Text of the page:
Garrison had choked, and if the eminent lawyer’s wonderful vocabulary and eloquent manner had not just then intervened, Garrison then and there would have wilted and confessed everything. If only, he told himself fiercely, Major Calvert and his wife had not been so courteous, so trustful, so simple, so transparently honorable, incapable of crediting a dishonorable action to another, then perhaps it would not have been so difficult.
The ride behind the spanking bays was all a dream; all a dream as they drove up the long, white, wide Logan Pike under the nodding trees and the soft evening sun. Everything was peaceful—the blue sky, the waving corn-fields, the magnolia, the songs of the homing birds. The air tasted rich as with great breaths he drew it into his lungs. It gave him hope. With this air to aid him he might successfully grapple with consumption.
Garrison was in the rear seat of the phaeton with Mrs. Calvert, mechanically answering questions, giving chapters of his fictitious life, while she regarded him steadily with her grave blue eyes. Mr. Snark and the major were in the middle seat, and the eminent lawyer was talking a veritable blue streak, occasionally flinging over his shoulder a bolstering remark in answer to one of Mrs. Calvert’s questions, as his quick ear detected a preoccupation in Garrison’s tones, and he sensed that there might be a sudden collapse to their rising fortunes. He was in a very good humor, for, besides the ten thousand, and the bonus he would receive from Garrison on the major’s death, he had accepted an invitation to stay the week end at Calvert House.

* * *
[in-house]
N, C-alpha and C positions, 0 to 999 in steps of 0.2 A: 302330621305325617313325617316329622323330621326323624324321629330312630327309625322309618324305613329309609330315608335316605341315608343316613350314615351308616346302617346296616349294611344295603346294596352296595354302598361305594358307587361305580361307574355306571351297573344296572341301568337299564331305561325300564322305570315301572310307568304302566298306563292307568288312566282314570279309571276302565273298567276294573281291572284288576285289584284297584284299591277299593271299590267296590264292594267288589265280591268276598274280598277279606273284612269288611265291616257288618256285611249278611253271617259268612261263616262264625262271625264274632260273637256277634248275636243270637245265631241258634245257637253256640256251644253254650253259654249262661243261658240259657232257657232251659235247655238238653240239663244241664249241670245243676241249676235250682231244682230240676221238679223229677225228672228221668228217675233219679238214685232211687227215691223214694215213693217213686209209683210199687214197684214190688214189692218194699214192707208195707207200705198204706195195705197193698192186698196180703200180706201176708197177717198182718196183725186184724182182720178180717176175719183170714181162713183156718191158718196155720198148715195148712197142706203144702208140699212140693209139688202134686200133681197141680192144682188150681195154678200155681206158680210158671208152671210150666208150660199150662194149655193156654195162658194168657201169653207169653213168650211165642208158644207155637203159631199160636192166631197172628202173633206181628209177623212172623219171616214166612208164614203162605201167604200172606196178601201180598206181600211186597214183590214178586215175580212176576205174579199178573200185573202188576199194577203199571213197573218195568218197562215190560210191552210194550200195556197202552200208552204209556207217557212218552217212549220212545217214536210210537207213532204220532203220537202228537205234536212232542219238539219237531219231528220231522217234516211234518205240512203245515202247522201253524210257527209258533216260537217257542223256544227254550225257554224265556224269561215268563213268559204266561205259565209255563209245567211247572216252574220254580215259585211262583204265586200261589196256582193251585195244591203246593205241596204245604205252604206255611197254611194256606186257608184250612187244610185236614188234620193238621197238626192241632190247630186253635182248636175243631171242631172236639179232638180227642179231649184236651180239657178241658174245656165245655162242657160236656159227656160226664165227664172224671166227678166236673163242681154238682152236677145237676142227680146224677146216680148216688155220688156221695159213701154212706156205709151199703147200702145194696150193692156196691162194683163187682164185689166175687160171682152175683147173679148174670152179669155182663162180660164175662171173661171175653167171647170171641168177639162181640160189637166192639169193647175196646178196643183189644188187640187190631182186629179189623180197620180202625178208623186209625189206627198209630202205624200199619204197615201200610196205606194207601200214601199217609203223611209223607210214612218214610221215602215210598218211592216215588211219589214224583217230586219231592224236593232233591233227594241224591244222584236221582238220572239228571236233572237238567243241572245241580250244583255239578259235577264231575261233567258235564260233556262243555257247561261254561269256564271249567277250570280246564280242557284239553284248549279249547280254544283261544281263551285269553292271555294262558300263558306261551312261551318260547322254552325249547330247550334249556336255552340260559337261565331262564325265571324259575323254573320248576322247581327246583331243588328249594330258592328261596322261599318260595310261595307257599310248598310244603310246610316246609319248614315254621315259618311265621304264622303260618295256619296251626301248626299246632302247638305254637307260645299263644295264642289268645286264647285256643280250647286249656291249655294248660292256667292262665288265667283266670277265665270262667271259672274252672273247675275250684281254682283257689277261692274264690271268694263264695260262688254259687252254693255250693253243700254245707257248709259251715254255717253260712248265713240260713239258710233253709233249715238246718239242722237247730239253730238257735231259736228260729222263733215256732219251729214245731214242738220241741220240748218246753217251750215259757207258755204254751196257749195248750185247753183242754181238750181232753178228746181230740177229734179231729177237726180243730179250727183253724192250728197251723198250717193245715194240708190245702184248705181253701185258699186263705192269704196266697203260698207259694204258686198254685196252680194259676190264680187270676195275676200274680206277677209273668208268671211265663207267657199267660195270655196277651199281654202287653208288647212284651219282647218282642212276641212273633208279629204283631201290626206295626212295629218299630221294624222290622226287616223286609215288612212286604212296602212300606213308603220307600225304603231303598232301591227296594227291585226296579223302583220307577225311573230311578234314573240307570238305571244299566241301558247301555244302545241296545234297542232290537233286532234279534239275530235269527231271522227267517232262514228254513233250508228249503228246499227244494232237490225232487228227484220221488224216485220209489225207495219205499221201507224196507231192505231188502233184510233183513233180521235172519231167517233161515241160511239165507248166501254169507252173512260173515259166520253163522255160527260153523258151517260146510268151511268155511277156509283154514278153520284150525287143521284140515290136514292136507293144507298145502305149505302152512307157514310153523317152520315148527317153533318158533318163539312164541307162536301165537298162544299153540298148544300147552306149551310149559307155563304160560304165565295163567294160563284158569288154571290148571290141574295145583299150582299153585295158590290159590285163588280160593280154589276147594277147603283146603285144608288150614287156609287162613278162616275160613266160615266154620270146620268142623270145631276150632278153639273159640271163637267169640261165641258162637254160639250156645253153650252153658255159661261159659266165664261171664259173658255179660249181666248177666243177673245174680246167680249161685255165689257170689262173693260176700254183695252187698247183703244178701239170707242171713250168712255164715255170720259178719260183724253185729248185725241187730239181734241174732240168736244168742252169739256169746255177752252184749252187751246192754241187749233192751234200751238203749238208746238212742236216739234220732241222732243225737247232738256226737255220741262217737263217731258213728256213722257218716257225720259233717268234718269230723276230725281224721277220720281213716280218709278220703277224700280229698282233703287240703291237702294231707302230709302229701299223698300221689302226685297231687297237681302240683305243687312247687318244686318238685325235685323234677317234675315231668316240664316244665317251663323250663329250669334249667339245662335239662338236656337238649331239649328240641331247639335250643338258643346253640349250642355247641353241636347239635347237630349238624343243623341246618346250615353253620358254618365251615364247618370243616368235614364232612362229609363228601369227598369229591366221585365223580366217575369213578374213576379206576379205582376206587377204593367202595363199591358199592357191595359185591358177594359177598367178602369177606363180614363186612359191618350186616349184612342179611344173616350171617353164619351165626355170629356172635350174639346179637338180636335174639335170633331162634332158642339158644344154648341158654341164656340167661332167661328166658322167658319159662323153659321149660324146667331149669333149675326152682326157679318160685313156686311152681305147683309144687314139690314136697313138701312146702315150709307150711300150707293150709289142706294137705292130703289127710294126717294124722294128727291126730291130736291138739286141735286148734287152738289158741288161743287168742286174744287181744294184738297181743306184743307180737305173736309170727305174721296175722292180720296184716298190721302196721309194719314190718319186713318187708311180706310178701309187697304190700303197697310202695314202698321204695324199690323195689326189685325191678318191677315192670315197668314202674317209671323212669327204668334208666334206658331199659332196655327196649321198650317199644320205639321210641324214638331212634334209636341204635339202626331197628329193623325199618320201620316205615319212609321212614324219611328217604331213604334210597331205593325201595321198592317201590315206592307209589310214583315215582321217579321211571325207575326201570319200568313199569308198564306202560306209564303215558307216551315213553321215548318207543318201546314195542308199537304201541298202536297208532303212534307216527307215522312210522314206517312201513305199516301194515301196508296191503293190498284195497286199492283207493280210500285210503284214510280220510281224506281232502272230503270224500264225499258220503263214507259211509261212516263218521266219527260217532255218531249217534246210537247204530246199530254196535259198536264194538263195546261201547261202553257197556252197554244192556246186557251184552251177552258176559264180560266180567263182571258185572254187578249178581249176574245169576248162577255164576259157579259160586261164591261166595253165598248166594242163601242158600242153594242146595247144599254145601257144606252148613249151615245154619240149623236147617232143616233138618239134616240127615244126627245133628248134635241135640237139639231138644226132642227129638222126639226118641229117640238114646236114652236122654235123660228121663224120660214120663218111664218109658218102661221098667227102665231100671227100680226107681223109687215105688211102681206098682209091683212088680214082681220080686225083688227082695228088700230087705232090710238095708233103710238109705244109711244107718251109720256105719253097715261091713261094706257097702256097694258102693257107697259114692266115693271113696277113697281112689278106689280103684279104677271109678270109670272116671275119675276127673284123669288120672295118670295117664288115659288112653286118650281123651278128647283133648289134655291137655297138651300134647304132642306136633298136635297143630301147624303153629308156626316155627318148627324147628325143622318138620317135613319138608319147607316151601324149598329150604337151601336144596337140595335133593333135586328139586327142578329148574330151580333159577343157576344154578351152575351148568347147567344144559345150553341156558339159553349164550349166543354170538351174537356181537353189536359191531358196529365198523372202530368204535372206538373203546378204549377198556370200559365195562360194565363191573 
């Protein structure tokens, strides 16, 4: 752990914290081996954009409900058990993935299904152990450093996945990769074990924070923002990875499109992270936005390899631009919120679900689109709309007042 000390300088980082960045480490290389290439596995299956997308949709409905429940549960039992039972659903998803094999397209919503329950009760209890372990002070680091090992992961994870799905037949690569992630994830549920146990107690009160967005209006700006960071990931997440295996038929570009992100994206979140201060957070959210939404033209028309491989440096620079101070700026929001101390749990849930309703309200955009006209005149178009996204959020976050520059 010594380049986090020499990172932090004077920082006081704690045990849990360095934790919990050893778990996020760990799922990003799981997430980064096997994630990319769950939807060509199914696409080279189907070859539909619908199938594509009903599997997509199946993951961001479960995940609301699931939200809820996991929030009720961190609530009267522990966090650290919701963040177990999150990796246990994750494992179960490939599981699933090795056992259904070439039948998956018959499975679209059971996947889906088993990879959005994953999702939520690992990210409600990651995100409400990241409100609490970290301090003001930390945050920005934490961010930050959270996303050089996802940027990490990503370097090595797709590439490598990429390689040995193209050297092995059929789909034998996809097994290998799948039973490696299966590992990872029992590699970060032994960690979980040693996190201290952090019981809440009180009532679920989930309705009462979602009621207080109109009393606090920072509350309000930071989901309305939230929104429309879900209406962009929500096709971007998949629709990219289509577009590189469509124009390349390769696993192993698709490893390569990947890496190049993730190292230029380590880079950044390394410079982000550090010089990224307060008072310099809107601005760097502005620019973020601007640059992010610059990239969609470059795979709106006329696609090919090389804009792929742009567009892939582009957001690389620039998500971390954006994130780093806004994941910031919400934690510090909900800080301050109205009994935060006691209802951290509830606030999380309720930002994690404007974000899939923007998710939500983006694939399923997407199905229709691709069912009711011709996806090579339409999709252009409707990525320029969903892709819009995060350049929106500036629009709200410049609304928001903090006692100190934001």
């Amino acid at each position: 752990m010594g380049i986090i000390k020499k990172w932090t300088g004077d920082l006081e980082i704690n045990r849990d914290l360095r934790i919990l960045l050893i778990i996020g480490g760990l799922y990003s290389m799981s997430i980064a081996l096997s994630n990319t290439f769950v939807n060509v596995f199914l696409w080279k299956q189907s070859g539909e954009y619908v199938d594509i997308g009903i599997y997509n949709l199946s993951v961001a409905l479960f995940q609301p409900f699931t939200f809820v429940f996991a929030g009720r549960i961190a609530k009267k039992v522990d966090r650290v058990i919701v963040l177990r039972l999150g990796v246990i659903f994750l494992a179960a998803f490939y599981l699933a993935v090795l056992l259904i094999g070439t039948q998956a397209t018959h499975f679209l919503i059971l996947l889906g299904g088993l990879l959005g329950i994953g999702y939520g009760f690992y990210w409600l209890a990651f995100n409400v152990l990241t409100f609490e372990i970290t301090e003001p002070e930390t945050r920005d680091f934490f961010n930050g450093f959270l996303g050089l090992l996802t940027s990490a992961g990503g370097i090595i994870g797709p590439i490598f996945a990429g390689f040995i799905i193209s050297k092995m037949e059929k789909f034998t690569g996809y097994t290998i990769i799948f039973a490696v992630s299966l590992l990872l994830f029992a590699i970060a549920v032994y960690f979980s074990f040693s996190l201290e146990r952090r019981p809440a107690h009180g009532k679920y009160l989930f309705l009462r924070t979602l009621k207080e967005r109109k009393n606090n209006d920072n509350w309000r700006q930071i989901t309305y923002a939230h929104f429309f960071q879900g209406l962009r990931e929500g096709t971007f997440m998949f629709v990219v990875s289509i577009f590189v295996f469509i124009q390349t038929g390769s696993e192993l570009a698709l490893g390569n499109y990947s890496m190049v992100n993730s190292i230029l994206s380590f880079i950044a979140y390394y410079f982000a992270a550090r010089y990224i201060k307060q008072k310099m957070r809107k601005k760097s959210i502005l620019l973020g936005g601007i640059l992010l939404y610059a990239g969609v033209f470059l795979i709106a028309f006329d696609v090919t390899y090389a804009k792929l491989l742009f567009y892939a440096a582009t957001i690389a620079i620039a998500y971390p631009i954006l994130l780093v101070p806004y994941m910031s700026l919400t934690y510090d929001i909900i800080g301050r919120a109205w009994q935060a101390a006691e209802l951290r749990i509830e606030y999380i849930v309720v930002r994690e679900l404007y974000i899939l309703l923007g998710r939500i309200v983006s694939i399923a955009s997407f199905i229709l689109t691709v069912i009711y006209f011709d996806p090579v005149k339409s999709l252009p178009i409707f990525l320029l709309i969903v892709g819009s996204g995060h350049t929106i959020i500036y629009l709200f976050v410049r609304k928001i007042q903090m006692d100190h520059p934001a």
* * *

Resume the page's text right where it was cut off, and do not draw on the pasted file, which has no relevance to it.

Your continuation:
Garrison’s inattention was suddenly swept away by the clatter of hoofs audible above the noise contributed by the bays. A horse, which Garrison instinctively, and to his own surprise, judged to be a two-year-old filly, was approaching at a hard gallop down the broad pike. Her rider was a young girl, hatless, who now let loose a boyish shout and waved a gauntleted hand. Mrs. Calvert, smilingly, returned the hail.
“A neighbor and a lifelong friend of ours,” she said, turning to Garrison. “I want you to be very good friends, you and Sue. She is a very lovely girl, and I know you will like her. I want you to. She has been expecting your coming. I am sure she is anxious to see what you look like.”
Garrison made some absent-minded, commonplace answer. His eyes were kindling strangely as he watched the oncoming filly. His blood was surging through him. Unconsciously, his hands became ravenous for the reins. A vague memory was stirring within him. And then the girl had swung her mount beside the carriage, and Major Calvert, with all the ceremonious courtesy of the South, had introduced her.
She was a slim girl, with a wealth of indefinite hair, now gold, now bronze, and she regarded Garrison with a pair of very steady gray eyes. Beautiful eyes they were; and, as she pulled off her gauntlet and bent down a slim hand from the saddle, he looked up into them. It seemed as if he looked into them for ages. Where had he seen them before? In a dream? And her name was Desha. Where had he heard that name? Memory was struggling furiously to tear away the curtain that hid the past.